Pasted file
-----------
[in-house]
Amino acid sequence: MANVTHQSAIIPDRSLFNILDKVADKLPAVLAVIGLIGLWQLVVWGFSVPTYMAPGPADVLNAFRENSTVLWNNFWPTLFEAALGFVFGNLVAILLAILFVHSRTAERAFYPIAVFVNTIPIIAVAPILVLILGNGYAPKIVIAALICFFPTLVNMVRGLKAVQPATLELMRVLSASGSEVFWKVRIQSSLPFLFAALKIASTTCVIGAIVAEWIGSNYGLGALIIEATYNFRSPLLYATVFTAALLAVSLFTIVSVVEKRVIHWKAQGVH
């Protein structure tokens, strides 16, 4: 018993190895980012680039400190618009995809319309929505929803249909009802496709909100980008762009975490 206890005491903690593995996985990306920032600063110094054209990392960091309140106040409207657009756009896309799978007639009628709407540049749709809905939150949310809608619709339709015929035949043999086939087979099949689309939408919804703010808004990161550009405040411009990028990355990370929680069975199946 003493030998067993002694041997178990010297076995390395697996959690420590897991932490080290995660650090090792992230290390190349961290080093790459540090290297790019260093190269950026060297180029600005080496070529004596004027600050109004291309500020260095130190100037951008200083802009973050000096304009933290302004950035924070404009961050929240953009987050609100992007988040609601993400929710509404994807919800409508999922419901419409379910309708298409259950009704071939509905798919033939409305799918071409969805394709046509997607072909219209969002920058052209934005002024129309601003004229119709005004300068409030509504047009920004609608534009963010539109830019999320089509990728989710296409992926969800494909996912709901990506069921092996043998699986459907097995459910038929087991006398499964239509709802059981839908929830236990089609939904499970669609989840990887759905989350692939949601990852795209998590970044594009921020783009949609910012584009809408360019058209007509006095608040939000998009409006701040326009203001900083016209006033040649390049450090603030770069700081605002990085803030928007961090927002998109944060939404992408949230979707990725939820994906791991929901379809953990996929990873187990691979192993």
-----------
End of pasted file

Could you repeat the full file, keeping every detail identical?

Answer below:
[in-house]
Amino acid sequence: MANVTHQSAIIPDRSLFNILDKVADKLPAVLAVIGLIGLWQLVVWGFSVPTYMAPGPADVLNAFRENSTVLWNNFWPTLFEAALGFVFGNLVAILLAILFVHSRTAERAFYPIAVFVNTIPIIAVAPILVLILGNGYAPKIVIAALICFFPTLVNMVRGLKAVQPATLELMRVLSASGSEVFWKVRIQSSLPFLFAALKIASTTCVIGAIVAEWIGSNYGLGALIIEATYNFRSPLLYATVFTAALLAVSLFTIVSVVEKRVIHWKAQGVH
């Protein structure tokens, strides 16, 4: 018993190895980012680039400190618009995809319309929505929803249909009802496709909100980008762009975490 206890005491903690593995996985990306920032600063110094054209990392960091309140106040409207657009756009896309799978007639009628709407540049749709809905939150949310809608619709339709015929035949043999086939087979099949689309939408919804703010808004990161550009405040411009990028990355990370929680069975199946 003493030998067993002694041997178990010297076995390395697996959690420590897991932490080290995660650090090792992230290390190349961290080093790459540090290297790019260093190269950026060297180029600005080496070529004596004027600050109004291309500020260095130190100037951008200083802009973050000096304009933290302004950035924070404009961050929240953009987050609100992007988040609601993400929710509404994807919800409508999922419901419409379910309708298409259950009704071939509905798919033939409305799918071409969805394709046509997607072909219209969002920058052209934005002024129309601003004229119709005004300068409030509504047009920004609608534009963010539109830019999320089509990728989710296409992926969800494909996912709901990506069921092996043998699986459907097995459910038929087991006398499964239509709802059981839908929830236990089609939904499970669609989840990887759905989350692939949601990852795209998590970044594009921020783009949609910012584009809408360019058209007509006095608040939000998009409006701040326009203001900083016209006033040649390049450090603030770069700081605002990085803030928007961090927002998109944060939404992408949230979707990725939820994906791991929901379809953990996929990873187990691979192993």